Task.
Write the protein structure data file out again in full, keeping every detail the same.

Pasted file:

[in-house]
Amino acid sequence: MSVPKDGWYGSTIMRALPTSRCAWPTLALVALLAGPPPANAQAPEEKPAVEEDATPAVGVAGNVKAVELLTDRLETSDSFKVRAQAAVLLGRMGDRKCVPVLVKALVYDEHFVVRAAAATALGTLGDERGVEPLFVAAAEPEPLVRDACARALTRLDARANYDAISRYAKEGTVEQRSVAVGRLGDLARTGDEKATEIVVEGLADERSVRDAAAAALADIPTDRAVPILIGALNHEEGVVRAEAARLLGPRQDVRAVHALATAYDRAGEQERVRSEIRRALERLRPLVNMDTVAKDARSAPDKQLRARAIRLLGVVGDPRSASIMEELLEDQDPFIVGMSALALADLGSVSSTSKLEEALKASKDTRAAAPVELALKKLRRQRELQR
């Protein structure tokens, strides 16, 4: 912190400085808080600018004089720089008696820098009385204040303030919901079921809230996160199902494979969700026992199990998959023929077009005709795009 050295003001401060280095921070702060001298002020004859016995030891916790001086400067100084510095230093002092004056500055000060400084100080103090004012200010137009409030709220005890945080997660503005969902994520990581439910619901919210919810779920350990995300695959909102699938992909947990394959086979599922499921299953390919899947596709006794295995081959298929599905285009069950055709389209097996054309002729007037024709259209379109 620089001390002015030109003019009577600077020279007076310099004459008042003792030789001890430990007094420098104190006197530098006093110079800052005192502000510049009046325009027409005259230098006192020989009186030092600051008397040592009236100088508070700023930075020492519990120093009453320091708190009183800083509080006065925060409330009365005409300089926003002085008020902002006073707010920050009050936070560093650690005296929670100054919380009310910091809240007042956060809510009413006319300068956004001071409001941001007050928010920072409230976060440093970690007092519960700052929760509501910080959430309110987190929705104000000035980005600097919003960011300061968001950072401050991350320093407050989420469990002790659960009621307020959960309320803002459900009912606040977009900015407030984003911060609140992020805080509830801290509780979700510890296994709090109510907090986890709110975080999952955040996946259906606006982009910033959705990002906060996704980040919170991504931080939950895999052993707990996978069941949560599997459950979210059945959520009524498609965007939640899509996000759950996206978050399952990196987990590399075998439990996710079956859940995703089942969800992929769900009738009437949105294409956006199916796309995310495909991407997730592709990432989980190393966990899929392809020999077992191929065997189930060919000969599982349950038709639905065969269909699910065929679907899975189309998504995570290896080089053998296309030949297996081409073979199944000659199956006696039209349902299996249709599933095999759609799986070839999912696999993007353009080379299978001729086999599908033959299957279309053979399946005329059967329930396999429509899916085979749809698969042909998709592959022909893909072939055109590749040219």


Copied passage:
[in-house]
Amino acid sequence: MSVPKDGWYGSTIMRALPTSRCAWPTLALVALLAGPPPANAQAPEEKPAVEEDATPAVGVAGNVKAVELLTDRLETSDSFKVRAQAAVLLGRMGDRKCVPVLVKALVYDEHFVVRAAAATALGTLGDERGVEPLFVAAAEPEPLVRDACARALTRLDARANYDAISRYAKEGTVEQRSVAVGRLGDLARTGDEKATEIVVEGLADERSVRDAAAAALADIPTDRAVPILIGALNHEEGVVRAEAARLLGPRQDVRAVHALATAYDRAGEQERVRSEIRRALERLRPLVNMDTVAKDARSAPDKQLRARAIRLLGVVGDPRSASIMEELLEDQDPFIVGMSALALADLGSVSSTSKLEEALKASKDTRAAAPVELALKKLRRQRELQR
């Protein structure tokens, strides 16, 4: 912190400085808080600018004089720089008696820098009385204040303030919901079921809230996160199902494979969700026992199990998959023929077009005709795009 050295003001401060280095921070702060001298002020004859016995030891916790001086400067100084510095230093002092004056500055000060400084100080103090004012200010137009409030709220005890945080997660503005969902994520990581439910619901919210919810779920350990995300695959909102699938992909947990394959086979599922499921299953390919899947596709006794295995081959298929599905285009069950055709389209097996054309002729007037024709259209379109 620089001390002015030109003019009577600077020279007076310099004459008042003792030789001890430990007094420098104190006197530098006093110079800052005192502000510049009046325009027409005259230098006192020989009186030092600051008397040592009236100088508070700023930075020492519990120093009453320091708190009183800083509080006065925060409330009365005409300089926003002085008020902002006073707010920050009050936070560093650690005296929670100054919380009310910091809240007042956060809510009413006319300068956004001071409001941001007050928010920072409230976060440093970690007092519960700052929760509501910080959430309110987190929705104000000035980005600097919003960011300061968001950072401050991350320093407050989420469990002790659960009621307020959960309320803002459900009912606040977009900015407030984003911060609140992020805080509830801290509780979700510890296994709090109510907090986890709110975080999952955040996946259906606006982009910033959705990002906060996704980040919170991504931080939950895999052993707990996978069941949560599997459950979210059945959520009524498609965007939640899509996000759950996206978050399952990196987990590399075998439990996710079956859940995703089942969800992929769900009738009437949105294409956006199916796309995310495909991407997730592709990432989980190393966990899929392809020999077992191929065997189930060919000969599982349950038709639905065969269909699910065929679907899975189309998504995570290896080089053998296309030949297996081409073979199944000659199956006696039209349902299996249709599933095999759609799986070839999912696999993007353009080379299978001729086999599908033959299957279309053979399946005329059967329930396999429509899916085979749809698969042909998709592959022909893909072939055109590749040219």